Eight states now recognize Indigenous Peoples’ Day instead of Columbus Day
A recognition of America’s First Peoples and a celebration of Native survival and endurance, Indigenous Peoples’ Day, observed the second Monday of October, has replaced Columbus Day in eight states.
South Dakota held its first Indigenous Peoples’ Day in 1989. Seven other states—including Alaska, Maine, Minnesota, New Mexico, North Carolina, Oregon and Vermont—have since followed suit and renamed the holiday.
When former Alaska Governor Bill Walker signed legislation in 2017 recognizing Indigenous Peoples’ Day in Alaska, he said it was “just one way we, as a state, can acknowledge and celebrate the contributions made by First Peoples throughout the history of this land.”
CIRI descendant Caleb King was instrumental in getting the city of Bloomington, Ind., to proclaim Indigenous Peoples’ Day. It is also observed in at least 130 other U.S. cities, including Albuquerque and Santa Fe, N.M.; Austin, Texas; and Denver, Detroit, Los Angeles, Phoenix, Salt Lake City, San Francisco and Seattle. Celebrations around Indigenous Peoples’ Day often include traditional foods, educational lectures, games, dances and songs.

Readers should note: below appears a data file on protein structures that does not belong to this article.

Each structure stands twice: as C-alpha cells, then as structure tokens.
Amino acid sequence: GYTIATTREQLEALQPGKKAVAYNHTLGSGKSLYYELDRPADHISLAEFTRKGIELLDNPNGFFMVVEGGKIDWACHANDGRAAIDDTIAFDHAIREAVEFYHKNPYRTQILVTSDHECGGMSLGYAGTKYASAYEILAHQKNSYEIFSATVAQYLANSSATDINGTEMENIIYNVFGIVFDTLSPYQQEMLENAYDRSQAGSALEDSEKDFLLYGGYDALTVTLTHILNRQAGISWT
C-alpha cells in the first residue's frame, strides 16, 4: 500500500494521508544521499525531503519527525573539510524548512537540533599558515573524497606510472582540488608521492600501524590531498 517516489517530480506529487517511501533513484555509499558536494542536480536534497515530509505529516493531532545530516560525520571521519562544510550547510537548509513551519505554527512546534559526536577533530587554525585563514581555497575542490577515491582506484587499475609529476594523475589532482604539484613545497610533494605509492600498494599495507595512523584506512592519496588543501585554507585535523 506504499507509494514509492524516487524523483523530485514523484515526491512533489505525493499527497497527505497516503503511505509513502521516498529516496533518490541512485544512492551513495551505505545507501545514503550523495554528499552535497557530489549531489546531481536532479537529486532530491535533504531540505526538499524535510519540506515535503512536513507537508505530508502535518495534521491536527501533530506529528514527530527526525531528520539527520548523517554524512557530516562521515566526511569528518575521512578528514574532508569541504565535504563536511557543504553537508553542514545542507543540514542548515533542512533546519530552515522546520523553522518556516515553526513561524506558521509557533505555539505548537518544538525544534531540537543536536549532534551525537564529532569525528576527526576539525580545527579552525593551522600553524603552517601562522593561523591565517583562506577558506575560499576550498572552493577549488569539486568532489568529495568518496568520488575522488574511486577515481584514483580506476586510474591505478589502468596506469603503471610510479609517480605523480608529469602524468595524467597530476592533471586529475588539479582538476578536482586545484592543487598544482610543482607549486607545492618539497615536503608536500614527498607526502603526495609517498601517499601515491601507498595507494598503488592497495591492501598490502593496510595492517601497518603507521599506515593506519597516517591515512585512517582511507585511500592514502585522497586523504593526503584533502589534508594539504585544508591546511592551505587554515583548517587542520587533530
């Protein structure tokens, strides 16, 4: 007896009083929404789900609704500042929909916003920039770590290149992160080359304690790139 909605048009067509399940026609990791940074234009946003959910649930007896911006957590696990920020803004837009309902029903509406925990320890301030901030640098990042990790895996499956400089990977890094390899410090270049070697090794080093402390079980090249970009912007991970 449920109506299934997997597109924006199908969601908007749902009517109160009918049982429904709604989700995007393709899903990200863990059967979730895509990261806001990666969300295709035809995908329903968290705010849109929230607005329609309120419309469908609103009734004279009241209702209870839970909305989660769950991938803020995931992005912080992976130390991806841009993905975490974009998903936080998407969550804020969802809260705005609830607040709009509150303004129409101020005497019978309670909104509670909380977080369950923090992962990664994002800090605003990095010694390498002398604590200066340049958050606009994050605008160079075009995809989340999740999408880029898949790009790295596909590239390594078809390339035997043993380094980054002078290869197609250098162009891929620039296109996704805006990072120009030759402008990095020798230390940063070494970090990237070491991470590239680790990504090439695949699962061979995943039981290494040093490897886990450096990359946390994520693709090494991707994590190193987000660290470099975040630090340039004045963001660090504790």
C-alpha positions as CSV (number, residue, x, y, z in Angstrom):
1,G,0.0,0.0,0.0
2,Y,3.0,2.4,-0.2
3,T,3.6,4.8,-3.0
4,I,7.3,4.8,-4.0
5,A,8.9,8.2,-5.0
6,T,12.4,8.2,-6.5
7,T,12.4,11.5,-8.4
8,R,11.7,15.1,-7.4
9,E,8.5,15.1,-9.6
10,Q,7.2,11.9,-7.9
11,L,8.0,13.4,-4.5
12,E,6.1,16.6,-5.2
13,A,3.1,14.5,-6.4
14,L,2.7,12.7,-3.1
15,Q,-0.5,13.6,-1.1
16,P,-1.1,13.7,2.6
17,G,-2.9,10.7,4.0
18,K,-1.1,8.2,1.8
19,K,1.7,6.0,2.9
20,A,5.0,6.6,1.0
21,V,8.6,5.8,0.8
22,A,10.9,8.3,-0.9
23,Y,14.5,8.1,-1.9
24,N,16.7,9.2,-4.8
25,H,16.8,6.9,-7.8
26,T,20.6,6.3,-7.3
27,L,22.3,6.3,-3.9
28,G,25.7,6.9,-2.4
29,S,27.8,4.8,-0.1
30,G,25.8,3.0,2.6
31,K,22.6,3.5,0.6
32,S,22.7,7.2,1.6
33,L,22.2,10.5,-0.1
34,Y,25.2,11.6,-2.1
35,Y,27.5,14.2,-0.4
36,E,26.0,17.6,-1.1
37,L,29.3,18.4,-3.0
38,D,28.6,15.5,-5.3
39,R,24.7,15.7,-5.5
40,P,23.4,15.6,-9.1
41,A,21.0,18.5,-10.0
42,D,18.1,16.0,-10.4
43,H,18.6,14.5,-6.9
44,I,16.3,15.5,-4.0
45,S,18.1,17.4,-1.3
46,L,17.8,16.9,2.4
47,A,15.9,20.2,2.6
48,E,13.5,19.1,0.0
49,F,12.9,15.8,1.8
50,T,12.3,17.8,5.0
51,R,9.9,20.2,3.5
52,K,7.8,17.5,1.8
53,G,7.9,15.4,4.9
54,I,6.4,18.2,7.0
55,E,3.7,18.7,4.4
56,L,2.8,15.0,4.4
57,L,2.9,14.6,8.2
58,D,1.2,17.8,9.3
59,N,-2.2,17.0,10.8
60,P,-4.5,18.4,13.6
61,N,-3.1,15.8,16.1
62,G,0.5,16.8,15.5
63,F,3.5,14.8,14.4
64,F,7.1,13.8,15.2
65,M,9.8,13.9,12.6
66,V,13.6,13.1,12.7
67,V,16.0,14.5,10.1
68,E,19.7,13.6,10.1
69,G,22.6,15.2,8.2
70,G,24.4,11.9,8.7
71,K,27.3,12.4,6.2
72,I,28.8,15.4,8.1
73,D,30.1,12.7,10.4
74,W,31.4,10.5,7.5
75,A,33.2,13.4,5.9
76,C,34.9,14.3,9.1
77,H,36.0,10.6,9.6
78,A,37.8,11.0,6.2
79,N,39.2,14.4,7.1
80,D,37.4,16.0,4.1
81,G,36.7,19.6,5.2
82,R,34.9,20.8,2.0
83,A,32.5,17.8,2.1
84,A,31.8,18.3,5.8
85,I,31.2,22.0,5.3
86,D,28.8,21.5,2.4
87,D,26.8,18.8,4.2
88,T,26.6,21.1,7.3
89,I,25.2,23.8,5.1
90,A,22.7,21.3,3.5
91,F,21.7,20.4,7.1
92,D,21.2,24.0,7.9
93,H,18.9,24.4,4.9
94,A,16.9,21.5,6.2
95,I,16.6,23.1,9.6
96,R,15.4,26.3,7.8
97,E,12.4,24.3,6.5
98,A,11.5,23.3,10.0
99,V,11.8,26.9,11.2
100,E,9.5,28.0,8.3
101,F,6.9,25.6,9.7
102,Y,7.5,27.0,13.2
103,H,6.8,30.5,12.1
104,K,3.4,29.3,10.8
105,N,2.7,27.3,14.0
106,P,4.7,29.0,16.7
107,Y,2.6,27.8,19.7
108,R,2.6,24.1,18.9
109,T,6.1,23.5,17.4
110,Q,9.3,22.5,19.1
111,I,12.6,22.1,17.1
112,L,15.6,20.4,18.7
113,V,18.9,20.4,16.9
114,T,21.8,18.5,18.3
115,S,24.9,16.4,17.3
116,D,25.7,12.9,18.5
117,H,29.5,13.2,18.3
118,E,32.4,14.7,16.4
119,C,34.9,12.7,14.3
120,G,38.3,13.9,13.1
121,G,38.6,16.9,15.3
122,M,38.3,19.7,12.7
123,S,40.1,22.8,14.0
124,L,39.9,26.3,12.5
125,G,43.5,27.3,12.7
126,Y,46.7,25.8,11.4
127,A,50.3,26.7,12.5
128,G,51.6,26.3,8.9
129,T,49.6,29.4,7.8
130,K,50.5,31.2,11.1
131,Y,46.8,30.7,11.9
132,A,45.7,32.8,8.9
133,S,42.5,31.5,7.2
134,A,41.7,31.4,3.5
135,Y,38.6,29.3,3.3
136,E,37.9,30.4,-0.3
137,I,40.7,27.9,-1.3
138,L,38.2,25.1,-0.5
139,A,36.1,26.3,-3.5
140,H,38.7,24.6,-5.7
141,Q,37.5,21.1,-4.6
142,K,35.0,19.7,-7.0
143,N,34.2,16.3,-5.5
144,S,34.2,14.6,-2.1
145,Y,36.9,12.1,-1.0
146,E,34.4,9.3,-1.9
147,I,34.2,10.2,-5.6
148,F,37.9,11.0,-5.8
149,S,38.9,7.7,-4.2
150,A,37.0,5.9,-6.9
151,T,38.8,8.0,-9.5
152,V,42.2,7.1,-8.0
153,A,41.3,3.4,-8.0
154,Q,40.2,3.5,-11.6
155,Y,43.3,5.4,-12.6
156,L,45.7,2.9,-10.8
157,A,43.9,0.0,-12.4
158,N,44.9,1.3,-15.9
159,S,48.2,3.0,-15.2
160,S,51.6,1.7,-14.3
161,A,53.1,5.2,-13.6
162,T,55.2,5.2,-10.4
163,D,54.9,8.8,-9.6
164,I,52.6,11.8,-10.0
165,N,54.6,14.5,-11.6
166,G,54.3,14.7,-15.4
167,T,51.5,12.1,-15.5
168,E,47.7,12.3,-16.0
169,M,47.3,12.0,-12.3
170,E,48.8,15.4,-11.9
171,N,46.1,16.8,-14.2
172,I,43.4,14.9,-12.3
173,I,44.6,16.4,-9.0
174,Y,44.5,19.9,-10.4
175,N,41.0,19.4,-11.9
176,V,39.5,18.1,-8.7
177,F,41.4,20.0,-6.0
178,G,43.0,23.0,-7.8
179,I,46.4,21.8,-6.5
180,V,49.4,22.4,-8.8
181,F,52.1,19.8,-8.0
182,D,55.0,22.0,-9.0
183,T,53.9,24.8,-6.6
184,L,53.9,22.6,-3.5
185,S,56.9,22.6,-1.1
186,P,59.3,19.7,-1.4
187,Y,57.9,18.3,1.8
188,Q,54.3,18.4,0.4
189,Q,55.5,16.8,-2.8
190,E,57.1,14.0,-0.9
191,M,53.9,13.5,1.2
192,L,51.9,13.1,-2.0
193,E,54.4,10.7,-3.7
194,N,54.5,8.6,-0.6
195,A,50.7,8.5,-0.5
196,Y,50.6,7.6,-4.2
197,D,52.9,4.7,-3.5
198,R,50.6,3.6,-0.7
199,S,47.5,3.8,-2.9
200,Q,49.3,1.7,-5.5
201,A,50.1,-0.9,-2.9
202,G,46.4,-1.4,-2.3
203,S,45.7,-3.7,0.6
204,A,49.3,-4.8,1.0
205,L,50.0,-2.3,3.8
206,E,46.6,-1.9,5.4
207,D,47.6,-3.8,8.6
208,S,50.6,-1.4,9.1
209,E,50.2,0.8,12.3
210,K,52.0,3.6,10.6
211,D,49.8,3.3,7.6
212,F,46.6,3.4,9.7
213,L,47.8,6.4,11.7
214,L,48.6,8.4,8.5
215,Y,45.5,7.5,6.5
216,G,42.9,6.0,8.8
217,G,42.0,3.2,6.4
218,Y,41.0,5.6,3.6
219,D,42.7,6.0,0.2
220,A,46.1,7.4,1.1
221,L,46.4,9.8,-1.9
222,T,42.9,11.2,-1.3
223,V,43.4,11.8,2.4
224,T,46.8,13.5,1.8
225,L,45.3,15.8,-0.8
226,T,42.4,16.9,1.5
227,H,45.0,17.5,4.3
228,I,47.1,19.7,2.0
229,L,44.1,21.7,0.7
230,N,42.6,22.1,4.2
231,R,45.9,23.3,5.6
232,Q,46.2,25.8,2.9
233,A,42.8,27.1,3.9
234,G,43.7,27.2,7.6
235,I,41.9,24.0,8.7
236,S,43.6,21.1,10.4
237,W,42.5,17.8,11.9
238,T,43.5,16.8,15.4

“Indigenous Peoples’ Day recognizes that Alaska Native and American Indian (AN/AI) people are the first inhabitants of the present-day United States,” said CIRI President and CEO Sophie Minich. “As a proud Athabascan person, this day urges us to rethink history and raise awareness of the rich culture, history and traditions of AN/AI people in the Americas. I invite our shareholders, descendants and their families to annually commemorate Indigenous Peoples’ Day by strengthening connections to their heritage, taking action for the rights and needs of Indigenous peoples, and simply celebrating the fact we have thrived and survived in our homelands for more than 10,000 years!”